# Solve for the value of c.

Answer: c=15, (Check) 7(15)=105, 105-7=98; 6(15)=90, 90-8=82. 98+82=180

## Related Questions

Write the prime factorization of 20 using exponents

Prime factorization expresses an integer in terms of multiples of prime numbers. The prime factorization of 20 using exponents can be written as 2²×5¹.

### What is prime factorization?

Factorization is expressing a mathematical quantity in terms of multiples of smaller units of similar quantities.

Prime factorization is when all those factors are prime numbers.

Thus, prime factorization expresses an integer in terms of multiples of prime numbers.

The prime factorization of 20 using exponents can be written as,

20 = 1 × 2 × 2 × 5

= 2² × 5¹

Hence, the prime factorization of 20 using exponents can be written as 2²×5¹.

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Here you go

2 to the second power times 5

On a coordinate graph, points F (4,1), G (4,-1), H (-7,1) and J (-7,-1) are the vertices of a rectangle. What is the area of the rectangle? PLEASE EXPLAIN HOW YOU GOT THE ANSWER!!!!

The sides of the rectangle are aligned with the coordinate axes, so the dimensions of the rectangle are easily determined to be 4 -(-7) = 11 units by 1 -(-1) = 2 units. As with any rectangle, the area is the product of length and width.

The area is 11*2 = 22 square units.

Your flight has been delayed: At Denver International Airport, 85% of recent flights have arrived on time. A sample of 14 flights is studied. Round the probabilities to at least four decimal places.(a) Find the probability that all 12 of the flights were on time.(b) Find the probability that exactly 10 of the flights were on time.(c) Find the probability that 10 or more of the flights were on time.(d) Would it be unusual for 11 or more of the flights to be on time?

Analyzing a sample of 14 flights at Denver International Airport, the probability of 10 or more flights arriving on time is 0.3783, and the probability of 11 or more flights arriving on time is 0.2142, which is not considered unusual.

(a) All 12 of the flights were on time.

(b) Exactly 10 of the flights were on time.

(c) 10 or more of the flights were on time.

(d) Would it be unusual for 11 or more of the flights to be on time?

We can use the binomial probability formula to solve this problem. The binomial probability formula is:

P(k successes in n trials) = (n choose k) * *

where:

n is the number of trials

k is the number of successes

p is the probability of success

q is the probability of failure

In this case, n = 14, p = 0.85, and q = 0.15.

(a) To find the probability that all 12 of the flights were on time, we can plug k = 12 into the binomial probability formula:

P(12 successes in 14 trials) = (14 choose 12) * *

Using a calculator, we can find that this probability is approximately 0.0032.

(b) To find the probability that exactly 10 of the flights were on time, we can plug k = 10 into the binomial probability formula:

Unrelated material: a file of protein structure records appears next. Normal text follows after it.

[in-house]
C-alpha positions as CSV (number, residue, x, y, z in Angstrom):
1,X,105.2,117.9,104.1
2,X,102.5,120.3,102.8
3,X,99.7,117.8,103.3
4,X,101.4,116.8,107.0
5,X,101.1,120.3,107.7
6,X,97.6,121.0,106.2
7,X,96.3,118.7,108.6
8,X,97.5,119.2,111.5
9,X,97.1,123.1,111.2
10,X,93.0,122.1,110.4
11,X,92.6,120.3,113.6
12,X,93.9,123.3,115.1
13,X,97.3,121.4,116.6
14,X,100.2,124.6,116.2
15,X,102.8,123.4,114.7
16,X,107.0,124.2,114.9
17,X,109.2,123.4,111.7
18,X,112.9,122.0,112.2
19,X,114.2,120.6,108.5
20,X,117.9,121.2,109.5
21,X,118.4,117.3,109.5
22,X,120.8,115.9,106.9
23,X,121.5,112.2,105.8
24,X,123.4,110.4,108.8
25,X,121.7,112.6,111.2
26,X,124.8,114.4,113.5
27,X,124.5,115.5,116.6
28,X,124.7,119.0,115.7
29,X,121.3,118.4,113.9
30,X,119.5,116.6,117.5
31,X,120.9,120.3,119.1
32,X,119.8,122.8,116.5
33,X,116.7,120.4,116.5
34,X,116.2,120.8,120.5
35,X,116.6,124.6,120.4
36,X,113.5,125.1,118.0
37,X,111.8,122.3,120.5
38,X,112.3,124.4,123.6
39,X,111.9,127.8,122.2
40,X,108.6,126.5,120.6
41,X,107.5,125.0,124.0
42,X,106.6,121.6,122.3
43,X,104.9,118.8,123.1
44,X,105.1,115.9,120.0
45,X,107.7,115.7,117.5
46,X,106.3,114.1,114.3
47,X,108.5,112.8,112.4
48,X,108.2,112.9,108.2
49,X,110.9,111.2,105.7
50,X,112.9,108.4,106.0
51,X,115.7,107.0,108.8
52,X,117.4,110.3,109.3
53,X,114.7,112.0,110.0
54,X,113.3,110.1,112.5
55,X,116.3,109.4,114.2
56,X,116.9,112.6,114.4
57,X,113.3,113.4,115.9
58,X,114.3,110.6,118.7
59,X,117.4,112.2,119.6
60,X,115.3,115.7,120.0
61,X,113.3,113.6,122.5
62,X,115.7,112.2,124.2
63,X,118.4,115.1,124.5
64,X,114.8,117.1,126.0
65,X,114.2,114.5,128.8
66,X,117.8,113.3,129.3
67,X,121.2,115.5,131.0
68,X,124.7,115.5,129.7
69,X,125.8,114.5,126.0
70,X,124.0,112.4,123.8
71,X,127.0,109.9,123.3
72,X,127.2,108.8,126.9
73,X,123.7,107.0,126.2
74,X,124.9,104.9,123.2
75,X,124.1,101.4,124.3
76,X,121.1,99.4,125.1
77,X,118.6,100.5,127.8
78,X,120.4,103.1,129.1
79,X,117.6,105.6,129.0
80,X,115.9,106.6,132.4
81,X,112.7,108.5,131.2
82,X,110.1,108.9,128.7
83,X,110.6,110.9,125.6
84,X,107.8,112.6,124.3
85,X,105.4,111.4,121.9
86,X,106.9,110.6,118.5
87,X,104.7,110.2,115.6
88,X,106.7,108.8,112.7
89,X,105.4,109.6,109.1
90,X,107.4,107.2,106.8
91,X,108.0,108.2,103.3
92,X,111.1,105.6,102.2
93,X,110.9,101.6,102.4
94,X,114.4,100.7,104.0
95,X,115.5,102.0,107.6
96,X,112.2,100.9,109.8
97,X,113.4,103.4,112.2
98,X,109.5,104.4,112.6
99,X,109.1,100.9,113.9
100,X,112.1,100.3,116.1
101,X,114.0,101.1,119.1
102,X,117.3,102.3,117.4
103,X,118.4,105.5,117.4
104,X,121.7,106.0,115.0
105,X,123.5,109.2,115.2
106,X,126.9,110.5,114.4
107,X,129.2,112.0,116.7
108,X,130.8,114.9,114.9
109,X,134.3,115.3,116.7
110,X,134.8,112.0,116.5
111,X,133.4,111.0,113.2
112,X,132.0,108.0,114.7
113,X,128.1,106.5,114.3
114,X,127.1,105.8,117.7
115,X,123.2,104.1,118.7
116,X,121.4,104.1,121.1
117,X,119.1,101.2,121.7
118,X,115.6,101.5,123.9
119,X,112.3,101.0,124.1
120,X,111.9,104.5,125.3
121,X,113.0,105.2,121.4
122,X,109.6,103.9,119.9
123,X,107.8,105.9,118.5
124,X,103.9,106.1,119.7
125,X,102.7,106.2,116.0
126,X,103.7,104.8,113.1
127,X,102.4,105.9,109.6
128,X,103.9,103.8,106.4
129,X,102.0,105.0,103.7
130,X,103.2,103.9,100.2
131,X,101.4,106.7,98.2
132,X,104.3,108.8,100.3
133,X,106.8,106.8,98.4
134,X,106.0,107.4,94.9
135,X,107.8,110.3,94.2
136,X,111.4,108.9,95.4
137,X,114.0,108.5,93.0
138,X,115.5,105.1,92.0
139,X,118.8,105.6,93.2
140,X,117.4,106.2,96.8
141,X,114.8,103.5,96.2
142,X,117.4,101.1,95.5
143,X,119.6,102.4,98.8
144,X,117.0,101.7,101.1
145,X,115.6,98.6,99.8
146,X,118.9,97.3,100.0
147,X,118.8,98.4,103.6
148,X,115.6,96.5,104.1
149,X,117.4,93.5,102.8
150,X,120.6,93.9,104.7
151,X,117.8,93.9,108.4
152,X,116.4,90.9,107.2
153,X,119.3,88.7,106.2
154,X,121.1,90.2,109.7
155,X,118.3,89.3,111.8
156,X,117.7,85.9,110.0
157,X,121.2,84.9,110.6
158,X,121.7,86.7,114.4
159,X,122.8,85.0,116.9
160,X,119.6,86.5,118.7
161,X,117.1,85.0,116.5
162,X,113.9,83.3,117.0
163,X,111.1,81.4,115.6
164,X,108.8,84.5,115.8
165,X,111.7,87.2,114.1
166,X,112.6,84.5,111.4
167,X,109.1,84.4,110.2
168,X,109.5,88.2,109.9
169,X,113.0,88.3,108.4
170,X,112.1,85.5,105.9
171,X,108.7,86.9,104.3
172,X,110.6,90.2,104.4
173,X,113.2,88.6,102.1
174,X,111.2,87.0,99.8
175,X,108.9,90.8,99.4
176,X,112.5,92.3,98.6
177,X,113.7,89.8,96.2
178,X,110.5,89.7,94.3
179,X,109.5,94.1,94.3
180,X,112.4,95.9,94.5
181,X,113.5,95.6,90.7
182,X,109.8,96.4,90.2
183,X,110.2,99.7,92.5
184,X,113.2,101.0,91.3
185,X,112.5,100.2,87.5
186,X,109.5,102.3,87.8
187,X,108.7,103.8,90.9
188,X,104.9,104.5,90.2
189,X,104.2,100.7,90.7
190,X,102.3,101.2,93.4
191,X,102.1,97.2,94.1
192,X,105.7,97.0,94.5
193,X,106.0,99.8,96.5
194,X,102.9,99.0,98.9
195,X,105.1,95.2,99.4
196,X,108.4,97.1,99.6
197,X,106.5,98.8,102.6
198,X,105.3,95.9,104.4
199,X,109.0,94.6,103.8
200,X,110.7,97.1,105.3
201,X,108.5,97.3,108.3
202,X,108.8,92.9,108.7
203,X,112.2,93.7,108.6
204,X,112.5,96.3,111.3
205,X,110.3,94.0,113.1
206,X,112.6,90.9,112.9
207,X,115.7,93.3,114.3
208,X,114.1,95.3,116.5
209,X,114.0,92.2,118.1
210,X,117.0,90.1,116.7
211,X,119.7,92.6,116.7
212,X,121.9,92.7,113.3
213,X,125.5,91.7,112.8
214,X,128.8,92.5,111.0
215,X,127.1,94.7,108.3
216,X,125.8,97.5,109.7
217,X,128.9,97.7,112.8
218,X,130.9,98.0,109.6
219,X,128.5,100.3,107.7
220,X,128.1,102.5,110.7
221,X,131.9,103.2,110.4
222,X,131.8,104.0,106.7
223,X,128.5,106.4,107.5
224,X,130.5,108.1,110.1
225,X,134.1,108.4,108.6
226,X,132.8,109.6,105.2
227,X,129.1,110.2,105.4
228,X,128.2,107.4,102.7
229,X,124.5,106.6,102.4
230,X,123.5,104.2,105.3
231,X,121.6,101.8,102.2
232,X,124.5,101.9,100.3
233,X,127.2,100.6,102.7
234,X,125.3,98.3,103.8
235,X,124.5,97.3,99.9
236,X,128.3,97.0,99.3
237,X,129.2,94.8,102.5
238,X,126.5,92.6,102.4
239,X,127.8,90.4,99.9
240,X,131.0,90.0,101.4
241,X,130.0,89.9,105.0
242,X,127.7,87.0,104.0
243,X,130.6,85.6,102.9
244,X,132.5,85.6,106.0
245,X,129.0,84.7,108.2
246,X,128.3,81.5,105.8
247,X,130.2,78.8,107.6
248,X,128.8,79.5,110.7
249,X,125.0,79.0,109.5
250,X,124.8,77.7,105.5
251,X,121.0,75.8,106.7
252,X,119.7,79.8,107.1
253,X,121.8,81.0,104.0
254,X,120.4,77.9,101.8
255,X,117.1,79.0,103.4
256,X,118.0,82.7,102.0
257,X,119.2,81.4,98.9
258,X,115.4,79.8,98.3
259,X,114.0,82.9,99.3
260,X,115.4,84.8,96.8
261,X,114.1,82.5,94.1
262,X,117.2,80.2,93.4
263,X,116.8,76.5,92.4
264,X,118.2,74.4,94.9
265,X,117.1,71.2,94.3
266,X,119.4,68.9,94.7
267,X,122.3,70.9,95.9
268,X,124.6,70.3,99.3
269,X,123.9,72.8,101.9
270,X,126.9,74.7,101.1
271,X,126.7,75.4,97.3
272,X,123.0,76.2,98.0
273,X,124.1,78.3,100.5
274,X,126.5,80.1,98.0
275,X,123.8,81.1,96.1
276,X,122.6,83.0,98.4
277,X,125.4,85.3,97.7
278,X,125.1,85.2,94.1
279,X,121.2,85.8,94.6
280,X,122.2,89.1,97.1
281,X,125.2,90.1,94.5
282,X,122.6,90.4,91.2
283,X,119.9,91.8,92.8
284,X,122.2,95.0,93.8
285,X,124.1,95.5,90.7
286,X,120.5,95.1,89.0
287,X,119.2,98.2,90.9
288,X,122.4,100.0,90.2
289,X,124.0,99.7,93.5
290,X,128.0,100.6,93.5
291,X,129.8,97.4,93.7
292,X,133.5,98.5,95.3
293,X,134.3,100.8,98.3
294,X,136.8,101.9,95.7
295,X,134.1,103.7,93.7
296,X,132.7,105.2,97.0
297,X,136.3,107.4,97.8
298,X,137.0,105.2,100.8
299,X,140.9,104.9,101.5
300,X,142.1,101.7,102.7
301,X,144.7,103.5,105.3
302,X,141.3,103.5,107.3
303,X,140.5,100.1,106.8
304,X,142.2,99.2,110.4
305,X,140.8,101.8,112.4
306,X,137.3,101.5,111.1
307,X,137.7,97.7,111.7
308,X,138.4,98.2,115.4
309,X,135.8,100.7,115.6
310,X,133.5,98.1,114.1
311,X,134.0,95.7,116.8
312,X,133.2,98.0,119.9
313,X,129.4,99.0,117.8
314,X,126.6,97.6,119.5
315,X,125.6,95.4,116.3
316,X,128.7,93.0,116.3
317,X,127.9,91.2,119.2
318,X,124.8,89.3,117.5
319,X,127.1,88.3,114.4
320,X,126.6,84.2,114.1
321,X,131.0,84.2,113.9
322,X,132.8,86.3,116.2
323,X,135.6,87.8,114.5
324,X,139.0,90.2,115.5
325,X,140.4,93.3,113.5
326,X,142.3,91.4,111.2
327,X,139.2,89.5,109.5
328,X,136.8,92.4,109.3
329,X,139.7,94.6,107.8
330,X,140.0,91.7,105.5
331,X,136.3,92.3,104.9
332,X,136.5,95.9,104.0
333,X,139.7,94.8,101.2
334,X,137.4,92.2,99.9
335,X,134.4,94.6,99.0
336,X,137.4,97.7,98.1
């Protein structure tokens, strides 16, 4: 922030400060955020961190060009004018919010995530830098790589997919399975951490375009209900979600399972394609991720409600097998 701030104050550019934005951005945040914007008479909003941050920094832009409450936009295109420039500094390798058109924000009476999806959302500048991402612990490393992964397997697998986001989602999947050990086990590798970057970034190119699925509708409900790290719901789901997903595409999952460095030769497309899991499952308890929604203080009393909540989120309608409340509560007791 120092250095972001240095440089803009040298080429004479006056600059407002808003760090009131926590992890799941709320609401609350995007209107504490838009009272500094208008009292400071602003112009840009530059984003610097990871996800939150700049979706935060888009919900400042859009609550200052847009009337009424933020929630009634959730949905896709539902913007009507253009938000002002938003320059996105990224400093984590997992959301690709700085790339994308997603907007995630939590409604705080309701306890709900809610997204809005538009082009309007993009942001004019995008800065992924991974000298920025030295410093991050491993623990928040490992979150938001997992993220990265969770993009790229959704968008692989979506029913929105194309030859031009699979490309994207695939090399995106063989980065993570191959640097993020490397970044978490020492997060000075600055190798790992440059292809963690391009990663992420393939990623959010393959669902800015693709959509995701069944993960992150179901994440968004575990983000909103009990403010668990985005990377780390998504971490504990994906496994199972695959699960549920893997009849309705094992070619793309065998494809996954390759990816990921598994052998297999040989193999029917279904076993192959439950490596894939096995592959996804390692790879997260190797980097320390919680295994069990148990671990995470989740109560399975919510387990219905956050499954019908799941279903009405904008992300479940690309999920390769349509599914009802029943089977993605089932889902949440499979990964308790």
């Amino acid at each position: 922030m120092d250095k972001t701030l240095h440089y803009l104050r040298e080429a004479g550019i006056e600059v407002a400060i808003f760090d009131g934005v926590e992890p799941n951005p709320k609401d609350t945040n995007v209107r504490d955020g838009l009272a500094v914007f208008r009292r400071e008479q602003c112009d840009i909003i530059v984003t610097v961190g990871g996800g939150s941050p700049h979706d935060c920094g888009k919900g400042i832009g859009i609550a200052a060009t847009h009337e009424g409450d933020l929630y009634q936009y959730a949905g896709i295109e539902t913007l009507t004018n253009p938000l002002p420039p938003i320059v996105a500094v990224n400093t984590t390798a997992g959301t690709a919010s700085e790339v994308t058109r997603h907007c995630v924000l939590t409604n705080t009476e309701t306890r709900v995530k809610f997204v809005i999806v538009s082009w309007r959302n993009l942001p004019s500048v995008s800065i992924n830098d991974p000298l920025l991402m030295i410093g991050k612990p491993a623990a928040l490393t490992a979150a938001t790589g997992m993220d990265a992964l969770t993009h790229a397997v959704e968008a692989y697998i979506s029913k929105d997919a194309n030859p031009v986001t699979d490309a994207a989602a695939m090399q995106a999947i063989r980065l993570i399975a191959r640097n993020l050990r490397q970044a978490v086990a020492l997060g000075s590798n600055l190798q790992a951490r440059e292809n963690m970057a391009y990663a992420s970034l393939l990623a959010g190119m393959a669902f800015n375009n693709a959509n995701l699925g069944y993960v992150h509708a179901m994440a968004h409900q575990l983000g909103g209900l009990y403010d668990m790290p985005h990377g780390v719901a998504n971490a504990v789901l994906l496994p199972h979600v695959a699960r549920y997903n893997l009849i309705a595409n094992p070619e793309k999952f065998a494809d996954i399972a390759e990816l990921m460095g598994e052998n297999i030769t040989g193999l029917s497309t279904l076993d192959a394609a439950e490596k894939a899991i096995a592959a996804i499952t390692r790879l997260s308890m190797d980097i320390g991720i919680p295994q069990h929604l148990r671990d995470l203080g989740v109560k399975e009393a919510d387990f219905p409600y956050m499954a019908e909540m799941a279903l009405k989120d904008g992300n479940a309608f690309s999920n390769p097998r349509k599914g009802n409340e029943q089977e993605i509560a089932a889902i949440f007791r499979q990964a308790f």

P(10 successes in 14 trials) = (14 choose 10) * *

Using a calculator, we can find that this probability is approximately 0.1022.

(c) To find the probability that 10 or more of the flights were on time, we can add up the probabilities of 10, 11, 12, 13, and 14 successes:

P(10 or more successes) = P(10 successes) + P(11 successes) + P(12 successes) + P(13 successes) + P(14 successes)

Using a calculator, we can find that this probability is approximately 0.3783.

(d) To determine whether it would be unusual for 11 or more of the flights to be on time, we can find the probability of this event and compare it to a common threshold for unusualness, such as 0.05.

P(11 or more successes) = P(11 successes) + P(12 successes) + P(13 successes) + P(14 successes)

Using a calculator, we can find that this probability is approximately 0.2142. This probability is greater than 0.05, so it would not be considered unusual for 11 or more of the flights to be on time.

This problem can be approached as a binomial distribution. The probability of a particular number of flights on time is calculated using the binomial probability formula. Determining 'unusual' can be subjective but normally a probability less than 0.05 is considered unusual.

### Explanation:

This problem is a binomial probability problem because we have a binary circumstance (flight is either on time or it isn't) and a fixed number of trials (14 flights). The binomial probability formula is P(X=k) = C(n, k) * (p^k) * ((1 - p)^(n - k)) where n is the number of trials, k is the number of successful trials, p is the probability of success on a single trial, and C(n, k) represents the number of combinations of n items taken k at a time.

(a) For all 12 flights on time, it seems there's a typo; there are 14 flights in the sample. We can't calculate for 12 out of 14 flights without the rest of the information.

(b) For exactly 10 flights, we use n=14, k=10, p=0.85: P(X=10) = C(14, 10) * (0.85^10) * ((1 - 0.85)^(14 - 10)).

(c) For 10 or more flights on time, it's the sum of the probabilities for 10, 11, 12, 13, and 14 flights on time.

(d) For determining whether 11 or more on-time flights is unusual, it depends on the specific context, but we could consider it unusual if the probability is less than 0.05.

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Solve for the variable 8x + 15 = 63

6

Step-by-step explanation:

63-15 =48 48/8 is  6

x = 6

Step-by-step explanation:

8x + 15 = 63

8x = 63 - 15

8x = 48

x = 48/8

x = 6

One number is 3 more than 3 times another. The sum of the numbers is 19. Find the two numbers.The two numbers are
and

number x

y = 3x +3

sum = x + y

19 = x + 3x + 3

19 = 4x + 3

19- 3 = 4x

16 = 4x

16/4 = x

x = 4

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